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Point 72 is hiring up to 70 people for its new London office, and taking on people it fired

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Point72, the $11bn family office that was formerly Steve Cohen’s hedge fund SAC Capital, is back in London and it’s hiring. It plans to add at least 15 people over the course of 2016, but it will eventually be bringing in up to 70 people as it builds the office in St James Square.

What does it take to be considered for this relaunch? Well, it helps to have worked there before. “We closed the London office for external reasons and had to let go of people because of that. For some, we’ve opened the door for them to come back,” said Doug Haynes, president of Point 72 during a briefing today.

This is a significant move. Not only have many of the 50 people who left SAC in London after its 2013 closure gone on to work for other organisations, but Point 72 doesn’t usually hire people back once they’ve left. Haynes said that it doesn’t want to incentivise people to leave to start their own firm and create a “revolving door”, so once people depart, it’s usually a one-way journey.

Already, Point 72 has “six or seven” investment professionals working for the UK – predominantly researchers and analysts, rather than portfolio managers, according to Haynes. By the end of this year, it’ll be closer to 15 people, he says, but 30-40 people working in a satellite office is a “good number” and the intention is to bring in up to 70 people in London.

Working for SAC Capital under the relative eccentricities of Steve Cohen was a strange experience for some. For a start he has his “Steve-cam”, which broadcasts his movements across the office. These are only now present on a “few desks” insists Haynes. Cohen also insisted on a regular Sunday meeting where his portfolio managers would pitch their best ideas.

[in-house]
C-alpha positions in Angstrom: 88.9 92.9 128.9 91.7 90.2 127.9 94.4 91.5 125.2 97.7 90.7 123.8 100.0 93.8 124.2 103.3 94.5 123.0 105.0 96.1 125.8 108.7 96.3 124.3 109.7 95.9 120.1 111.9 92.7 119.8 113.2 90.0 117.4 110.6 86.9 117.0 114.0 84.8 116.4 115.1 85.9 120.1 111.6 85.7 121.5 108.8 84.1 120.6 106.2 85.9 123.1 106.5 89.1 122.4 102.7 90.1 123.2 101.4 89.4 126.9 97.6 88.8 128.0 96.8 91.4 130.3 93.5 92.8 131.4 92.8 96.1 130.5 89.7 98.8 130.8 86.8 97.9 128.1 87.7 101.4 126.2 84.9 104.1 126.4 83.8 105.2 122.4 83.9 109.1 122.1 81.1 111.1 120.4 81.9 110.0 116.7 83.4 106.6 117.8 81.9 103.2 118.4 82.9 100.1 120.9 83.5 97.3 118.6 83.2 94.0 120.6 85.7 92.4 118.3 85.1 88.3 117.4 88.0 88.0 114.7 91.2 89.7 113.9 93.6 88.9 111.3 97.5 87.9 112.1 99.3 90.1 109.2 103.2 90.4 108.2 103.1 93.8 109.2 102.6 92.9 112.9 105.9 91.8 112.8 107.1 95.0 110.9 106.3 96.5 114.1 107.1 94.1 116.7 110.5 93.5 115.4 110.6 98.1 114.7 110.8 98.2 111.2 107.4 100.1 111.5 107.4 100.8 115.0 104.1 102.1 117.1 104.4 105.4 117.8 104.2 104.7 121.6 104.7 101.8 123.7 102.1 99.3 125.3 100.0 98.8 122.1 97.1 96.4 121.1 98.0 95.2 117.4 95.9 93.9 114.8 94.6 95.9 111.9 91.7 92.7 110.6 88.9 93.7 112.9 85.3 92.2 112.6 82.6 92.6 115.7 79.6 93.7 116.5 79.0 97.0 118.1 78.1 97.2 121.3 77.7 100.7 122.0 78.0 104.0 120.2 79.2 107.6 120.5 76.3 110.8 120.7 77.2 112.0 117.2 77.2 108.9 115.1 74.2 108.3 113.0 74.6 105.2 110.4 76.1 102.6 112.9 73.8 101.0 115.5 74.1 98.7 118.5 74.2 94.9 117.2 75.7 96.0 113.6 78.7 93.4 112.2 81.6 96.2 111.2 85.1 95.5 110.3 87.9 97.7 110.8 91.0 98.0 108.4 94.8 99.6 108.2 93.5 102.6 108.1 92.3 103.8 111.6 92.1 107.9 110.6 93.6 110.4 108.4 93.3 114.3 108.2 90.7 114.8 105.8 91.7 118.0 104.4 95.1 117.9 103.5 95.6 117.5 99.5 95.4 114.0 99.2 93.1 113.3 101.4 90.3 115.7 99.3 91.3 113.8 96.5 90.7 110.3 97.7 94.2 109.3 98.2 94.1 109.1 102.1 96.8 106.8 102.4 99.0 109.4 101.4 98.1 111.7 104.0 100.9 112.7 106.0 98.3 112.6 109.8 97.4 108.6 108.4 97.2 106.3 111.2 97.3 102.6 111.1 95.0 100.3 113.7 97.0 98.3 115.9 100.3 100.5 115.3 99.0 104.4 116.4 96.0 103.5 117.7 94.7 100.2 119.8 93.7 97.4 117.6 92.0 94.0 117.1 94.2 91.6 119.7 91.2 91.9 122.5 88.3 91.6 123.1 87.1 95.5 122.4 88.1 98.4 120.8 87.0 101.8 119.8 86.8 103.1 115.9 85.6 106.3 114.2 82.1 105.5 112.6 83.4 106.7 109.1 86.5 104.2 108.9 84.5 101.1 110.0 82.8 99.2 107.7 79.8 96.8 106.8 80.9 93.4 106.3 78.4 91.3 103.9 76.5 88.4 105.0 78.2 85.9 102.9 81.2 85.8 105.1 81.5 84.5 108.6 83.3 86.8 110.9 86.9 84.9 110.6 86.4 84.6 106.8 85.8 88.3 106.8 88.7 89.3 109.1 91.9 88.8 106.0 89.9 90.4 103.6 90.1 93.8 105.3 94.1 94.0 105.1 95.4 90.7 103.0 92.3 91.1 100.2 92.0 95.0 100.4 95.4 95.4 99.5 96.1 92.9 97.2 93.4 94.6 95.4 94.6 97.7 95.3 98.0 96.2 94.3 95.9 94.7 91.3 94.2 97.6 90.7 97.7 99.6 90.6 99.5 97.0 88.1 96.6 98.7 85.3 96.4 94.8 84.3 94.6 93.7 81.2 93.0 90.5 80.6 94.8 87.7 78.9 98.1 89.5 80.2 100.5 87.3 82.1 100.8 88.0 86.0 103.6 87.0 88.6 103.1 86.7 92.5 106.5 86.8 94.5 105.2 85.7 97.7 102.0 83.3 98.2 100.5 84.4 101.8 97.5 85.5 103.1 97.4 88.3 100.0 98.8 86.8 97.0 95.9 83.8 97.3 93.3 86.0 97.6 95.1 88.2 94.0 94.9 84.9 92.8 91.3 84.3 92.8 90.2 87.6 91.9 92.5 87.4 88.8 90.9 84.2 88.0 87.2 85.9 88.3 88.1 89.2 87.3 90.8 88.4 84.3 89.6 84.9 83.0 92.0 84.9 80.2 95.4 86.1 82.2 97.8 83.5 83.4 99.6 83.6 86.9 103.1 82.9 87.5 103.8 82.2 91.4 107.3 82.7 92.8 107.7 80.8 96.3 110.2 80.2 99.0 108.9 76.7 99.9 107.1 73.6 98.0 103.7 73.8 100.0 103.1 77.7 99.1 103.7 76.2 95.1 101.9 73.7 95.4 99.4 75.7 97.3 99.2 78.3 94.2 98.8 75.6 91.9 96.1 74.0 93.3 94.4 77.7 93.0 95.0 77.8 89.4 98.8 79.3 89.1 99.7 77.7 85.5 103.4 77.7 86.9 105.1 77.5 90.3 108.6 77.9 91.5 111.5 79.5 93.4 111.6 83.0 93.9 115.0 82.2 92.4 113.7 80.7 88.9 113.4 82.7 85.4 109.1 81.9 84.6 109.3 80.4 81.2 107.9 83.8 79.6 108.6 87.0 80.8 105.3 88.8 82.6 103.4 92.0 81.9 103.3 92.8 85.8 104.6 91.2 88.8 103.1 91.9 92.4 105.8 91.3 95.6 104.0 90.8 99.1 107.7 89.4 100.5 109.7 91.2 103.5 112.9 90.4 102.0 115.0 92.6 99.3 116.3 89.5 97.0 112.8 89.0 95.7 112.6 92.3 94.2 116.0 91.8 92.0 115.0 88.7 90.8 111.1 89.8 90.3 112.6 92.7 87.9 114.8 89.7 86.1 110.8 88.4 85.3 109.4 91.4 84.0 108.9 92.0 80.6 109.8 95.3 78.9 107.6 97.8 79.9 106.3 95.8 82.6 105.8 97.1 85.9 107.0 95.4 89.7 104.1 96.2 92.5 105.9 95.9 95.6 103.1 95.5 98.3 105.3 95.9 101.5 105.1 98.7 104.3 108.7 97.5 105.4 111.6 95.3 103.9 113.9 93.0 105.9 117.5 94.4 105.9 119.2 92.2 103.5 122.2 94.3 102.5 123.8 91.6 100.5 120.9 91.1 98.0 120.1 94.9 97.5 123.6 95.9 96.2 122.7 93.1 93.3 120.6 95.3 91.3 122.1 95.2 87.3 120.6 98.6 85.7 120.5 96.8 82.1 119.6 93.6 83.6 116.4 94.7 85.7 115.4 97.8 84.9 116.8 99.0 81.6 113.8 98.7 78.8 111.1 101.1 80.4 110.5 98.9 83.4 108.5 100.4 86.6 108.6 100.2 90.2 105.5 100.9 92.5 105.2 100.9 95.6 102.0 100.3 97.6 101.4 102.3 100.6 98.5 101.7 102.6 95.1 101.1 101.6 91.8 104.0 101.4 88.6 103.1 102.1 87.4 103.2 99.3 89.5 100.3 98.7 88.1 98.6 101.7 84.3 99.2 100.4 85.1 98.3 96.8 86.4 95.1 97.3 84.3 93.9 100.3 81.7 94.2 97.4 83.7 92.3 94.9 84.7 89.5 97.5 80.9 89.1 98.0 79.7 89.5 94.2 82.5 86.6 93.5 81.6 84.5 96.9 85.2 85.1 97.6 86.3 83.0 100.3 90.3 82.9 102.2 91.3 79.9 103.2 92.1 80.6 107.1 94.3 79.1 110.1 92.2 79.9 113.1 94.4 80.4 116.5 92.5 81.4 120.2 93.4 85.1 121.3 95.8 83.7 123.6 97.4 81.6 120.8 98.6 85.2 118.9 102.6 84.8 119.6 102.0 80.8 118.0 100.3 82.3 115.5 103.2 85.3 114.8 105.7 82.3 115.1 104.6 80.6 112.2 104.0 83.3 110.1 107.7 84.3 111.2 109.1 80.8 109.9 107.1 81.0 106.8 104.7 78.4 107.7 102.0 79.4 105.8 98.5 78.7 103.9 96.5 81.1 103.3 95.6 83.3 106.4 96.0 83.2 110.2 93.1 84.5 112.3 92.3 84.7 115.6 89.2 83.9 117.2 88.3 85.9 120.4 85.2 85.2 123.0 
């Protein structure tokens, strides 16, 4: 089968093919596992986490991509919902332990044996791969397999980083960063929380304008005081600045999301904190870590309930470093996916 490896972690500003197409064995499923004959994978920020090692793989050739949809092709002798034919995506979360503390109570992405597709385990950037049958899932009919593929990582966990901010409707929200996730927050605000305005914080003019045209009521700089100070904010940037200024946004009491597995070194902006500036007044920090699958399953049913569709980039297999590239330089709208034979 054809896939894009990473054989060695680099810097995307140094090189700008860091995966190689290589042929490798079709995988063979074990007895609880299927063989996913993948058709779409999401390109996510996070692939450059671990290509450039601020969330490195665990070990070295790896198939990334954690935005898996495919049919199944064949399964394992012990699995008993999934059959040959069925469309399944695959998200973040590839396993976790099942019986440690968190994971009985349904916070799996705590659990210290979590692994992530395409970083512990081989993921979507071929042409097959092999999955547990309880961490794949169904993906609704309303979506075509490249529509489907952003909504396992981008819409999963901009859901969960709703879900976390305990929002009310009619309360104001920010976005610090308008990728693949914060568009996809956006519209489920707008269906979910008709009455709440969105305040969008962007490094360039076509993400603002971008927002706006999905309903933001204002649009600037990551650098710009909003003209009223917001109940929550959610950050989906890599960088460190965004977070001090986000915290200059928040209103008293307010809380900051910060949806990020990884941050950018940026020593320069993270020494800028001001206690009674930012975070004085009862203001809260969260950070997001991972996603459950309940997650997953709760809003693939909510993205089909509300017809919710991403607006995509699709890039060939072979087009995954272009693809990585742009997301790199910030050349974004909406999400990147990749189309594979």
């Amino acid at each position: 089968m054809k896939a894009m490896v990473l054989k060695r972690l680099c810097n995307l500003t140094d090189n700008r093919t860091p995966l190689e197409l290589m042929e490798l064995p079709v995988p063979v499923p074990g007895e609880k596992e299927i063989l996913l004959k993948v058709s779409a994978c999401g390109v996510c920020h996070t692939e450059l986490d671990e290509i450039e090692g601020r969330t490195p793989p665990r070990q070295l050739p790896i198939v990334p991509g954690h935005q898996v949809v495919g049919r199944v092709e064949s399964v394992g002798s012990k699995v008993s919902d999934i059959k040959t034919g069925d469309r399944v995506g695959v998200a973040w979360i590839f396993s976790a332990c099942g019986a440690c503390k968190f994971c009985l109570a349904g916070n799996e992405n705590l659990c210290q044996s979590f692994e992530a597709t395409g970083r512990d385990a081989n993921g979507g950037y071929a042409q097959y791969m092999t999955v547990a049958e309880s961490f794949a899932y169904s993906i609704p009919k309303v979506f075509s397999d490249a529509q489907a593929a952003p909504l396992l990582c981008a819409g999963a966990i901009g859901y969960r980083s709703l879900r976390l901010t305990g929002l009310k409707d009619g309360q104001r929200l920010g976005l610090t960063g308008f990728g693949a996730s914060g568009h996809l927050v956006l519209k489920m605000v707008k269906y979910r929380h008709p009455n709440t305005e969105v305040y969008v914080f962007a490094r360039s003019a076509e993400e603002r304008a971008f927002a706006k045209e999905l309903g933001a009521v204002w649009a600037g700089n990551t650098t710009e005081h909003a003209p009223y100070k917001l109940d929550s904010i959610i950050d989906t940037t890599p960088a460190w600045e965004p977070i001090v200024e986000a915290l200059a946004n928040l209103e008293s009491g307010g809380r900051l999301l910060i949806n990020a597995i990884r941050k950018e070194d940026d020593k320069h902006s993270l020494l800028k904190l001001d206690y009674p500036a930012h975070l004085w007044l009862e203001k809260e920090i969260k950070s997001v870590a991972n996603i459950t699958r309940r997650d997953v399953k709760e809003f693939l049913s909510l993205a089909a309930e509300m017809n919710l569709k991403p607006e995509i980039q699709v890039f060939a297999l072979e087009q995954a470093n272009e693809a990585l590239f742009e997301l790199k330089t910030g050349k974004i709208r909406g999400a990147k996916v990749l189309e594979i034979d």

These days, Cohen takes more of the role of “head coach”, according to Haynes, mentoring and sitting down with analysts and portfolio managers three or four days a week to discuss ideas – even when markets are open. Cohen will offer his point of view, but Haynes insists that this is more of an open discussion than instruction.

Having said that, the average age of analysts at Point 72 is just 26, and many have yet to witness a downturn, said Haynes. “Steve Cohen has seen a lot of bear markets,” he says.

Haynes also said that even since the insider trading charges brought against the firm in 2010, which eventually led to it reinventing itself as a family office closed to external capital, just 5-7% of its staff have left – voluntarily, at least. It previously had 850 people, but headcount stands at 959 right now.

Point 72 has around 100 investment teams, each led by a portfolio manager supported by a team of analysts and researchers. Portfolio managers have been with the firm for an average of seven years, while 60% of its analysts have been employed for an average of three years and 20% for five years.

Haynes insists that being a family office allows Point 72 to take a more long-term outlook and therefore it’s not likely to take a hire-and-fire approach depending on performance or asset flows.

“This stability means we take a long view and invest in developing careers without being thrown about by tides,” he says.

Photo: Ingram Publishing/Thinkstock

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